Will machines kill mankind? Cambridge academics want to know
Academics highlight threat of super-intelligent technology
Academics at Cambridge University are pondering the risk to humanity from super-intelligent technology which could "threaten our own existence."
Huw Price, Bertrand Russell Professor of Philosophy at Cambridge, said: "In the case of artificial intelligence, it seems a reasonable prediction that some time in this or the next century intelligence will escape from the constraints of biology."
Professor Price is planning to launch a research centre next year looking into the danger, teaming up with Cambridge professor of cosmology and astrophysics Martin Rees and Jann Tallinn, one of the founders of Skype.
He wants to bring more attention to a future in which mankind might be at the mercy of "machines that are not malicious, but machines whose interests don't include us."
The group won't be the first people to ponder such a future, which has featured in science fiction since the dawn of the computer age, perhaps most famously with HAL- the malevolent computer from Stanley Kubrick's 2001: A Space Oddyssey- and most recently in I, Robot, starring Will Smith.
Acknowledging that many people believe his concerns are far-fetched, Professor Price said: "It tends to be regarded as a flaky concern, but given that we don't know how serious the risks are, that we don't know the time scale, dismissing the concerns is dangerous."
He said that advanced technology could be a threat when computers start to direct resources towards their own goals, at the expense of human concerns like environmental sustainability.
He compared the risk to the way humans have threatened the survival of other animals by spreading across the planet and using up natural resources that other animals depend upon.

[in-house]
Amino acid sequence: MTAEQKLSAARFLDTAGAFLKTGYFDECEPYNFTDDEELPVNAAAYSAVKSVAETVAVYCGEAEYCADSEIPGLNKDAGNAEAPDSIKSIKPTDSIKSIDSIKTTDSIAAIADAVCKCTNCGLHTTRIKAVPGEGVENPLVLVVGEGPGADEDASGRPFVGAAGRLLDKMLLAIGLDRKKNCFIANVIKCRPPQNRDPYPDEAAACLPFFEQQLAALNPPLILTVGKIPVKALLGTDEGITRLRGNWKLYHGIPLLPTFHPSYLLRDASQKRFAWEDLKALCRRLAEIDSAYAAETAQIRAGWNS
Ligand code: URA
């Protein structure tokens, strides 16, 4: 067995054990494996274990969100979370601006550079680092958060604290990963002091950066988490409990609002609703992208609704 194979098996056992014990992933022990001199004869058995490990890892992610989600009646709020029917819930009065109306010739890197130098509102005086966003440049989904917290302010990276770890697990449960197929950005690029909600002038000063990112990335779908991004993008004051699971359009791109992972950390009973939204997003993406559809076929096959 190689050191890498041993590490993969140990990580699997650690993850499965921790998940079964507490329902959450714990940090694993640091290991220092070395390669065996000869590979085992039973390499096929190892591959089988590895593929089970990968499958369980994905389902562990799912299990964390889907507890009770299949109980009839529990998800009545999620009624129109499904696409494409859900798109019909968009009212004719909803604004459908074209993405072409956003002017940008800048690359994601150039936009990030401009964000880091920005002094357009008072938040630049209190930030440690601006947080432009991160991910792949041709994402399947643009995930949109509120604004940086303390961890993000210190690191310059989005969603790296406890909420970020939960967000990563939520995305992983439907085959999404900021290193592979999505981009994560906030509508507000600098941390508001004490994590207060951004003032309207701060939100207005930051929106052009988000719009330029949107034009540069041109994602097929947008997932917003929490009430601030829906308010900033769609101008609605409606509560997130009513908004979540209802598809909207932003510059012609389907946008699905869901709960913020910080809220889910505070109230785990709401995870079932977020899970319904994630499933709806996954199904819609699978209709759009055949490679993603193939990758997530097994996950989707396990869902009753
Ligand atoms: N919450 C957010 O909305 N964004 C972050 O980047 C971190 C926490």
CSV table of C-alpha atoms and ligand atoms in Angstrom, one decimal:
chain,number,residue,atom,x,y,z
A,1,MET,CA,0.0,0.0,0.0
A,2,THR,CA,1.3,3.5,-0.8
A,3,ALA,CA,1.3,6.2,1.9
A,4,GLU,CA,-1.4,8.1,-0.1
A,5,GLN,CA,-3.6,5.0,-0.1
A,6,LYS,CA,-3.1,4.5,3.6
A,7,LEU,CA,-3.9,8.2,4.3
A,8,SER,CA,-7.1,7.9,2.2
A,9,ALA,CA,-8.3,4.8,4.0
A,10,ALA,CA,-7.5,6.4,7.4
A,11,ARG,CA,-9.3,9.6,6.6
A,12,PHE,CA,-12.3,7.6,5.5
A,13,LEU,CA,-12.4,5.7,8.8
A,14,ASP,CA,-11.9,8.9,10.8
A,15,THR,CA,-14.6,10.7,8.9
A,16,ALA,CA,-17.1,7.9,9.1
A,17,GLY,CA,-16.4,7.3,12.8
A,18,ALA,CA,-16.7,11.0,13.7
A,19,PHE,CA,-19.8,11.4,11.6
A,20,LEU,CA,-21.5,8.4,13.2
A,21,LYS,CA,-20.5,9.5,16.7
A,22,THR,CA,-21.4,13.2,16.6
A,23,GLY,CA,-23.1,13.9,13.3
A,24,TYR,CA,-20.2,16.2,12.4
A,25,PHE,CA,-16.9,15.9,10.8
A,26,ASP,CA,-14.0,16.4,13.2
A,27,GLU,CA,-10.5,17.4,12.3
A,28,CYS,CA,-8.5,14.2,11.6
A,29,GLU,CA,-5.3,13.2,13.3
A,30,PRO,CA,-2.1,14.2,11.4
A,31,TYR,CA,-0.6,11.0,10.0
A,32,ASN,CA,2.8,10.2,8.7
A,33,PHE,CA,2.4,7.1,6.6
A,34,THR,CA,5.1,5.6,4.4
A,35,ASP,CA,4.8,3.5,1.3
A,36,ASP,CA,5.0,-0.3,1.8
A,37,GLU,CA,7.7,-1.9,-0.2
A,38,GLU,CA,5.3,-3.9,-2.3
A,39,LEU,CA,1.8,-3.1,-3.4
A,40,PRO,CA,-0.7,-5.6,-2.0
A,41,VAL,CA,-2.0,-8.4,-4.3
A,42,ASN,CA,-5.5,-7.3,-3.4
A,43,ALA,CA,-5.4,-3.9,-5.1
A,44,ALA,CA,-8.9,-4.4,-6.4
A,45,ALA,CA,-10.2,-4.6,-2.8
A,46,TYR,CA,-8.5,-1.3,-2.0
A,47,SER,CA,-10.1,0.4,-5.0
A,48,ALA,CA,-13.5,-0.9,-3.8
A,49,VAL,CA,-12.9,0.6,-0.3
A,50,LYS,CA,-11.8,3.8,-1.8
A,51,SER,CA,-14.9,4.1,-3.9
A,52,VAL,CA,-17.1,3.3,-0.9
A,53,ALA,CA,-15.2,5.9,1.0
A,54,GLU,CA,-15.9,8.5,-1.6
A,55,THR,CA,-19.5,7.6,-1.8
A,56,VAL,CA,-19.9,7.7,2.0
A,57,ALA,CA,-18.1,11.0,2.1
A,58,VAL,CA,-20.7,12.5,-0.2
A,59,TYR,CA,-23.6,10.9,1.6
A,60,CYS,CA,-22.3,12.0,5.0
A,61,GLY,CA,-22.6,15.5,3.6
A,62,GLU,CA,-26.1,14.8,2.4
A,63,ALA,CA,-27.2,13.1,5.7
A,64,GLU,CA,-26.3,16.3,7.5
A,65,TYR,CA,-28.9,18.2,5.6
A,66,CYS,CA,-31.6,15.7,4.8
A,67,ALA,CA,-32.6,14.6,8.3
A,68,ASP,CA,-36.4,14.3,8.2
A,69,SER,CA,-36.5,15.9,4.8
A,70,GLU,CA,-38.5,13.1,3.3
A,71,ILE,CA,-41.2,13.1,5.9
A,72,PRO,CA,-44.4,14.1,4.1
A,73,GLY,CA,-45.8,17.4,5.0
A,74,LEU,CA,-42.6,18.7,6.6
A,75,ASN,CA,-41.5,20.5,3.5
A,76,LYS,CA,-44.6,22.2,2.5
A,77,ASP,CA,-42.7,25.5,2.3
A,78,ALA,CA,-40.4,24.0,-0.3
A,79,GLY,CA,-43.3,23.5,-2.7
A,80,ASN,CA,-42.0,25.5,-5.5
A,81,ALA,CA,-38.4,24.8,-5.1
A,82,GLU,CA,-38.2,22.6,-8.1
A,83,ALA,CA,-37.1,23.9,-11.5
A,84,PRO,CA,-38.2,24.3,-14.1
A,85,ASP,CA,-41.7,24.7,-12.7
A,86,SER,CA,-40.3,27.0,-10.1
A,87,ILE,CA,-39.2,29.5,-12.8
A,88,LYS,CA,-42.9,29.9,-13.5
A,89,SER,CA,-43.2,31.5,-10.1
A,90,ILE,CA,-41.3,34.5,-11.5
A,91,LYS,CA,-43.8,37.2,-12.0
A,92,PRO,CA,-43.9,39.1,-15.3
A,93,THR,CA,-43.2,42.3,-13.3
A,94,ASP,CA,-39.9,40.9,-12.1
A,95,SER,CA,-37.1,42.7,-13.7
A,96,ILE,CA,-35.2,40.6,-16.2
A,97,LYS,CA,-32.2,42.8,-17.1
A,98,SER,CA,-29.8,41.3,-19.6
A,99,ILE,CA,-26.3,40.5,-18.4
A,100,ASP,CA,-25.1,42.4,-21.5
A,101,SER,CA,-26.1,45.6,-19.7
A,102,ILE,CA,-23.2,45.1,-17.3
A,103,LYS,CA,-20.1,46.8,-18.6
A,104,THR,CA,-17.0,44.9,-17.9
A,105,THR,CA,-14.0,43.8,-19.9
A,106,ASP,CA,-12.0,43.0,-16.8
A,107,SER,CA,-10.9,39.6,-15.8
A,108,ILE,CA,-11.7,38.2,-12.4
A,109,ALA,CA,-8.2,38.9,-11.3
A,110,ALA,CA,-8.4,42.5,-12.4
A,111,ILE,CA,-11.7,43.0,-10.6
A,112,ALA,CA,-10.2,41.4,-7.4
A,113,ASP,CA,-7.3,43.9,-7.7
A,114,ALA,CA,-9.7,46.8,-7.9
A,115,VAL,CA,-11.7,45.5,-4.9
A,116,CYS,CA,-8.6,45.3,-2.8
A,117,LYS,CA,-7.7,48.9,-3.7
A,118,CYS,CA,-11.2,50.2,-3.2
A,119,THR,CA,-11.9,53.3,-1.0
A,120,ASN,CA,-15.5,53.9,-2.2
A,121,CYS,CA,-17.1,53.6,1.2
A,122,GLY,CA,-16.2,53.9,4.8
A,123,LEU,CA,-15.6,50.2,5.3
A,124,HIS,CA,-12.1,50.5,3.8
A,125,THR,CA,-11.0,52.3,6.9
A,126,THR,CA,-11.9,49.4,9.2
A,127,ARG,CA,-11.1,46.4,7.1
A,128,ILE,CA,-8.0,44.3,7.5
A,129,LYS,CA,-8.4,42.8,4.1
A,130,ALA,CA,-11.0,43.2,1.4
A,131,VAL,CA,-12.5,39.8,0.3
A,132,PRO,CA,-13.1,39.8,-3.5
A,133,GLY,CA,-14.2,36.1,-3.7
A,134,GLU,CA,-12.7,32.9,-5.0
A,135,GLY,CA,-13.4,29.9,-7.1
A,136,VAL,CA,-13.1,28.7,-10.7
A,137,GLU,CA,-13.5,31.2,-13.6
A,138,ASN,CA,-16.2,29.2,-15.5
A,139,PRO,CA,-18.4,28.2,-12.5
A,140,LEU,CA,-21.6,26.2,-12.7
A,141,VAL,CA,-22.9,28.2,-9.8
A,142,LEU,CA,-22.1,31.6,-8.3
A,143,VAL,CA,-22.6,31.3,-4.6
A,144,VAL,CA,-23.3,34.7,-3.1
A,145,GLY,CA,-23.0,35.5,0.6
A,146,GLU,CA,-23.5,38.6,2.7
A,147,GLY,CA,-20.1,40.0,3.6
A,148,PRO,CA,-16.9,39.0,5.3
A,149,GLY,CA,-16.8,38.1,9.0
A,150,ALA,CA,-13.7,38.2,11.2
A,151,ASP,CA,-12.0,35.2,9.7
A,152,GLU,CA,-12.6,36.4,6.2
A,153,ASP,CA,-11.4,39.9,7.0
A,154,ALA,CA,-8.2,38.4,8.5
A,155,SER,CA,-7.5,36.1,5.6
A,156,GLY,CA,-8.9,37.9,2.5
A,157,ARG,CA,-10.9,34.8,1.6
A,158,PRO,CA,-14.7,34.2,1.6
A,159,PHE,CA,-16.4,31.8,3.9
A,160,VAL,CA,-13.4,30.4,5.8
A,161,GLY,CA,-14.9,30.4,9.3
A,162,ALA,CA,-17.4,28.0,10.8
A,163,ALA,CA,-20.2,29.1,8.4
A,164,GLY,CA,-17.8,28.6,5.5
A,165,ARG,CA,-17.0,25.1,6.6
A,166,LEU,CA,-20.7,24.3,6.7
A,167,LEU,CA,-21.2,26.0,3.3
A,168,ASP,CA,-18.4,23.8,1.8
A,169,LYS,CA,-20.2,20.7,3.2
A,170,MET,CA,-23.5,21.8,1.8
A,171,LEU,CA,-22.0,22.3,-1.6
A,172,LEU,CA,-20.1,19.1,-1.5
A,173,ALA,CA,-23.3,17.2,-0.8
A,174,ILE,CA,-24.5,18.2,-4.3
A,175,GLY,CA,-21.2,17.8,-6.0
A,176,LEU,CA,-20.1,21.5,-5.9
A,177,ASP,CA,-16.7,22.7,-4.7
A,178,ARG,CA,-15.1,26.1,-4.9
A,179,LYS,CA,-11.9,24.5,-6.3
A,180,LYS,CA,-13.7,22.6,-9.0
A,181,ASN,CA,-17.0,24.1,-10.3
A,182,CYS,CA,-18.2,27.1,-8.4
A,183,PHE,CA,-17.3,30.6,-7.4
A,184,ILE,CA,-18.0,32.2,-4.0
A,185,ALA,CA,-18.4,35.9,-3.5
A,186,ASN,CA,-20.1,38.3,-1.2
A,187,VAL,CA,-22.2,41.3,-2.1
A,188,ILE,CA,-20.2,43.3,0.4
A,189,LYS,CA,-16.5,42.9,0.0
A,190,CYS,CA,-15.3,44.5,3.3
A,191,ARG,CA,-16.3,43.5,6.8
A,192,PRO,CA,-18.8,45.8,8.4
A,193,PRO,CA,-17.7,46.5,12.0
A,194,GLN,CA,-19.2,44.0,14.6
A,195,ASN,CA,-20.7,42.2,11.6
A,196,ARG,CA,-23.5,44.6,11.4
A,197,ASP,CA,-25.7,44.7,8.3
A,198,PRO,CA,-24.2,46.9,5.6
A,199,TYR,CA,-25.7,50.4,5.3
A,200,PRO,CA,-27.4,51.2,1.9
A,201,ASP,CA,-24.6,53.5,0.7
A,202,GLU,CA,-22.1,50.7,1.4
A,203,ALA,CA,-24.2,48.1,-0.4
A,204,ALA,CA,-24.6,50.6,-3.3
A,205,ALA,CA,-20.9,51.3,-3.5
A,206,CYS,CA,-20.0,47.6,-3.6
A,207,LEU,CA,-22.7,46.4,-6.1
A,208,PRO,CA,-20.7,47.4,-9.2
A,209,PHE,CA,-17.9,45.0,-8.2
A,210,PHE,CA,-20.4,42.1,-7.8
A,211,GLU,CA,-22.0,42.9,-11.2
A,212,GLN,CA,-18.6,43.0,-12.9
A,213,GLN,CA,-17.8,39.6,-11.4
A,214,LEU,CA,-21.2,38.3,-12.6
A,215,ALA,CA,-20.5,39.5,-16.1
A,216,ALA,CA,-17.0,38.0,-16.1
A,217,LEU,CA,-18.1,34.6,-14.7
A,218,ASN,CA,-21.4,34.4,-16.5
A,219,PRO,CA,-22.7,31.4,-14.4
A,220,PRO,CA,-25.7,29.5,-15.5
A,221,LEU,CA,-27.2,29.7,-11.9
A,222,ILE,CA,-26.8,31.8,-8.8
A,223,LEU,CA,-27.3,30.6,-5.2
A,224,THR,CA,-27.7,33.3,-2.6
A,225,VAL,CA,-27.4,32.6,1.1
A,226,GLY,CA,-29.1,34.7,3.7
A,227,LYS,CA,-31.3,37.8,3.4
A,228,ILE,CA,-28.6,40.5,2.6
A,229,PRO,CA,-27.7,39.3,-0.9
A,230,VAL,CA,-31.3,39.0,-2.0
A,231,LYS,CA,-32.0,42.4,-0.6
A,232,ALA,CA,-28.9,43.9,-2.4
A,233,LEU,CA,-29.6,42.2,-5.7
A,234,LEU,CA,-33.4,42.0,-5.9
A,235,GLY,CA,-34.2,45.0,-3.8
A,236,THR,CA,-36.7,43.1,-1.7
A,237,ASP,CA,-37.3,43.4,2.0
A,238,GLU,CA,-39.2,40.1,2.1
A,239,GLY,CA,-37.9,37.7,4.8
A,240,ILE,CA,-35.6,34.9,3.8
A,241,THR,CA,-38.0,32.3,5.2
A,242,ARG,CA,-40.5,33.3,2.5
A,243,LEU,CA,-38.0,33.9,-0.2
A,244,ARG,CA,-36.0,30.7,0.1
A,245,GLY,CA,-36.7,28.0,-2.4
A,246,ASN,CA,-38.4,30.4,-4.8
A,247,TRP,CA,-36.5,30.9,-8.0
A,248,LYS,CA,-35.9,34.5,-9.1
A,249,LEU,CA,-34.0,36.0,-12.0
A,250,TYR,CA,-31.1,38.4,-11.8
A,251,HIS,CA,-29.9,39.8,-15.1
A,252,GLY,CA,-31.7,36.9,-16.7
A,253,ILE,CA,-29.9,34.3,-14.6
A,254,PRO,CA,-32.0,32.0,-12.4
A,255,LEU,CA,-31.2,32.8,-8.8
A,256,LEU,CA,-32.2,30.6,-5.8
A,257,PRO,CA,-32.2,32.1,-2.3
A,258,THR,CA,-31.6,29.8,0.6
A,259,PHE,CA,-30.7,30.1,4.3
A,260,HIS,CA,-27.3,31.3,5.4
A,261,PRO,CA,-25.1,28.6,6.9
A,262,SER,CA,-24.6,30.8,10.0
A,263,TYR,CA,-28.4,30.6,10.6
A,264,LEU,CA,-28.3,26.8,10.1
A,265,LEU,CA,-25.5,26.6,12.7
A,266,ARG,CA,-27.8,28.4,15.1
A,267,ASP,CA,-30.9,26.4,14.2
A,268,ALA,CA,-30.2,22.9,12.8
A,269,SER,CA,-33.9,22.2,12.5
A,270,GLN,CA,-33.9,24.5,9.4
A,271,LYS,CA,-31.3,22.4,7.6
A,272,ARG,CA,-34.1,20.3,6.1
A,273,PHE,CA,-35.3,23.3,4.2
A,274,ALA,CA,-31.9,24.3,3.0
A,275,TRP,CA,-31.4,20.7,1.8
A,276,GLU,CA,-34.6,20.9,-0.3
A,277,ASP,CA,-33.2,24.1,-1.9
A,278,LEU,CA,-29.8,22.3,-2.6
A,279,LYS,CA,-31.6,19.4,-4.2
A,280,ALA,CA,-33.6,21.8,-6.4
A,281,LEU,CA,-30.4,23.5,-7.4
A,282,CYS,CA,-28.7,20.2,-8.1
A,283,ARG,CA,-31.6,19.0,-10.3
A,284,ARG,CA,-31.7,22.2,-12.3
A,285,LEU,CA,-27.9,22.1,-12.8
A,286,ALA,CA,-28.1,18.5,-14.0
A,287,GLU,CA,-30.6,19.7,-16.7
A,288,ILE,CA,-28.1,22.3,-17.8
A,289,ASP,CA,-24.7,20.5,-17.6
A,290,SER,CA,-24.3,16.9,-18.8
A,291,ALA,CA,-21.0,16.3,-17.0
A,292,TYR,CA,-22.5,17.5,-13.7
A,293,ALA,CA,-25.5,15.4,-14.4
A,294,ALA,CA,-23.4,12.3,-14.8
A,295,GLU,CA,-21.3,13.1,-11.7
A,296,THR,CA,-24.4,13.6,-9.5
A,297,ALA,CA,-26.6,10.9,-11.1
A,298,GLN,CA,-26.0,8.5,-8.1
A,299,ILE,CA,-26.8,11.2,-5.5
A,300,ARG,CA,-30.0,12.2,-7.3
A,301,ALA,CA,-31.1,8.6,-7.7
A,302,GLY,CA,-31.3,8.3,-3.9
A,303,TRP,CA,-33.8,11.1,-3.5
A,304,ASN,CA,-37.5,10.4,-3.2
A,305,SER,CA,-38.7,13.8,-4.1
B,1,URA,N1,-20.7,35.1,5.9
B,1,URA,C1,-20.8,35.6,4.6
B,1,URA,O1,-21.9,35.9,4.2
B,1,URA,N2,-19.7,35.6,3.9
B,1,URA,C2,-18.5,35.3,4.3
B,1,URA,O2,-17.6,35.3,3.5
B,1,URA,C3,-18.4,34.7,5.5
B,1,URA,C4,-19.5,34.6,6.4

Emergency call 'started off dumb, but got pretty serious'
Britain First criticised for using actress's memory to draw attention to their 'hate-filled home page'
Thought you'd seen it all after the Jeremy Paxman interview?
Greatest mystery about the hit BBC1 show is how it continues to be made at all, writes Grace Dent
"History is violent," says the US Army tank commander Don "Wardaddy" Collier
Life & Style blogs
Ebola outbreak: Virus to kill 67,000 in Monrovia by December, claims academic study
Nokia no more: Microsoft drops once-ubiquitous mobile name – in favour of its Lumia brand
Ebola: NYC doctor Craig Spencer tests positive for disease after returning from west Africa
Watch what happened when food critics were unknowingly served McDonald's
What do the text messages between you and your partner reveal about your relationship?
Of course, teenage girls need role models – but not like beauty vlogger Zoella
Cameron is warned 'no possibility' of UK reducing immigration and that bid to bring in quota on migrant workers would be illegal
Support for EU membership 'at highest level since 1991' with most Brits wanting to stay 'in'
Thousands with degenerative conditions classified as 'fit to work in future' – despite no possibility of improvement
Residents should throw a street party and mix with immigrant neighbours, councils told
Attacks on 'Ukip Calypso' show how skewed people’s priorities are
- 1 This 'woman calls police to order pizza' story isn't going where you're expecting
- 2 Axe wielding man shot dead after attacking four New York policemen on busy street
- 3 Watch what happened when food critics were unknowingly served McDonald's
- 4 Jimmy Carr's Oscar Pistorius joke goes a bit too far at the Q Awards
- 5 Ottawa shootings: Bruce MacKinnon's cartoon is the perfect tribute to soldier Nathan Cirillo
iJobs Gadgets & Tech
£50000 - £60000 per annum: Ashdown Group: Senior Software Engineer - C#, VB.N...
£350 Per Day: Clearwater People Solutions Ltd: Our client based in Reading are...
£20000 - £22000 per annum + Benefits: Ashdown Group: Helpdesk Support Analyst ...
£45000 per annum: Ampersand Consulting LLP: Datacentre Consultant (Datacentre,...